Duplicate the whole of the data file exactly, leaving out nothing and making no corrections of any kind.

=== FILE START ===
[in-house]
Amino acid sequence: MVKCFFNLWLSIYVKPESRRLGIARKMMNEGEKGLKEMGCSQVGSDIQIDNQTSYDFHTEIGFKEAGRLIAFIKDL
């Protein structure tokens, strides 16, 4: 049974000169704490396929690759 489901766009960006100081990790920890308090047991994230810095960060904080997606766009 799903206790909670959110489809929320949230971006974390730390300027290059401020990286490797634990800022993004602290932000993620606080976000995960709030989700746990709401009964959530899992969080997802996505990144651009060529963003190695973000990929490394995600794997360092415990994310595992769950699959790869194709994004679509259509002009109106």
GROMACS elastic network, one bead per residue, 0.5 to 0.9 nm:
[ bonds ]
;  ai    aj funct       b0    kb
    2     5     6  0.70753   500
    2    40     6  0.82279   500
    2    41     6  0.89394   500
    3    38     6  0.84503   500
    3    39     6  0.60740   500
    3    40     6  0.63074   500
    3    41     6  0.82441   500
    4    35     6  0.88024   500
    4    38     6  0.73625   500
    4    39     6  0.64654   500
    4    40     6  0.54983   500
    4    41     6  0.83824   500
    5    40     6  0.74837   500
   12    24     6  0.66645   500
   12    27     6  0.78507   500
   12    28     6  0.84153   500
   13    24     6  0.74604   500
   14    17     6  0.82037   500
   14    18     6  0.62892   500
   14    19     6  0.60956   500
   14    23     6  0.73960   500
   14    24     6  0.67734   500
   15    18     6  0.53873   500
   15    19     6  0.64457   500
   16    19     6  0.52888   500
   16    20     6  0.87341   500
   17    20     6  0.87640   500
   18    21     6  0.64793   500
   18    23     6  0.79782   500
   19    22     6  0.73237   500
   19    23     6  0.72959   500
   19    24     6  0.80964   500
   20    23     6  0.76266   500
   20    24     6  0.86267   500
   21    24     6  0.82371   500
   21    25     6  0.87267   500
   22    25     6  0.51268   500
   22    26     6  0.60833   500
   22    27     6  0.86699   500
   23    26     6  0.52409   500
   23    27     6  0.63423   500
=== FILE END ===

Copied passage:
[in-house]
Amino acid sequence: MVKCFFNLWLSIYVKPESRRLGIARKMMNEGEKGLKEMGCSQVGSDIQIDNQTSYDFHTEIGFKEAGRLIAFIKDL
């Protein structure tokens, strides 16, 4: 049974000169704490396929690759 489901766009960006100081990790920890308090047991994230810095960060904080997606766009 799903206790909670959110489809929320949230971006974390730390300027290059401020990286490797634990800022993004602290932000993620606080976000995960709030989700746990709401009964959530899992969080997802996505990144651009060529963003190695973000990929490394995600794997360092415990994310595992769950699959790869194709994004679509259509002009109106």
GROMACS elastic network, one bead per residue, 0.5 to 0.9 nm:
[ bonds ]
;  ai    aj funct       b0    kb
    2     5     6  0.70753   500
    2    40     6  0.82279   500
    2    41     6  0.89394   500
    3    38     6  0.84503   500
    3    39     6  0.60740   500
    3    40     6  0.63074   500
    3    41     6  0.82441   500
    4    35     6  0.88024   500
    4    38     6  0.73625   500
    4    39     6  0.64654   500
    4    40     6  0.54983   500
    4    41     6  0.83824   500
    5    40     6  0.74837   500
   12    24     6  0.66645   500
   12    27     6  0.78507   500
   12    28     6  0.84153   500
   13    24     6  0.74604   500
   14    17     6  0.82037   500
   14    18     6  0.62892   500
   14    19     6  0.60956   500
   14    23     6  0.73960   500
   14    24     6  0.67734   500
   15    18     6  0.53873   500
   15    19     6  0.64457   500
   16    19     6  0.52888   500
   16    20     6  0.87341   500
   17    20     6  0.87640   500
   18    21     6  0.64793   500
   18    23     6  0.79782   500
   19    22     6  0.73237   500
   19    23     6  0.72959   500
   19    24     6  0.80964   500
   20    23     6  0.76266   500
   20    24     6  0.86267   500
   21    24     6  0.82371   500
   21    25     6  0.87267   500
   22    25     6  0.51268   500
   22    26     6  0.60833   500
   22    27     6  0.86699   500
   23    26     6  0.52409   500
   23    27     6  0.63423   500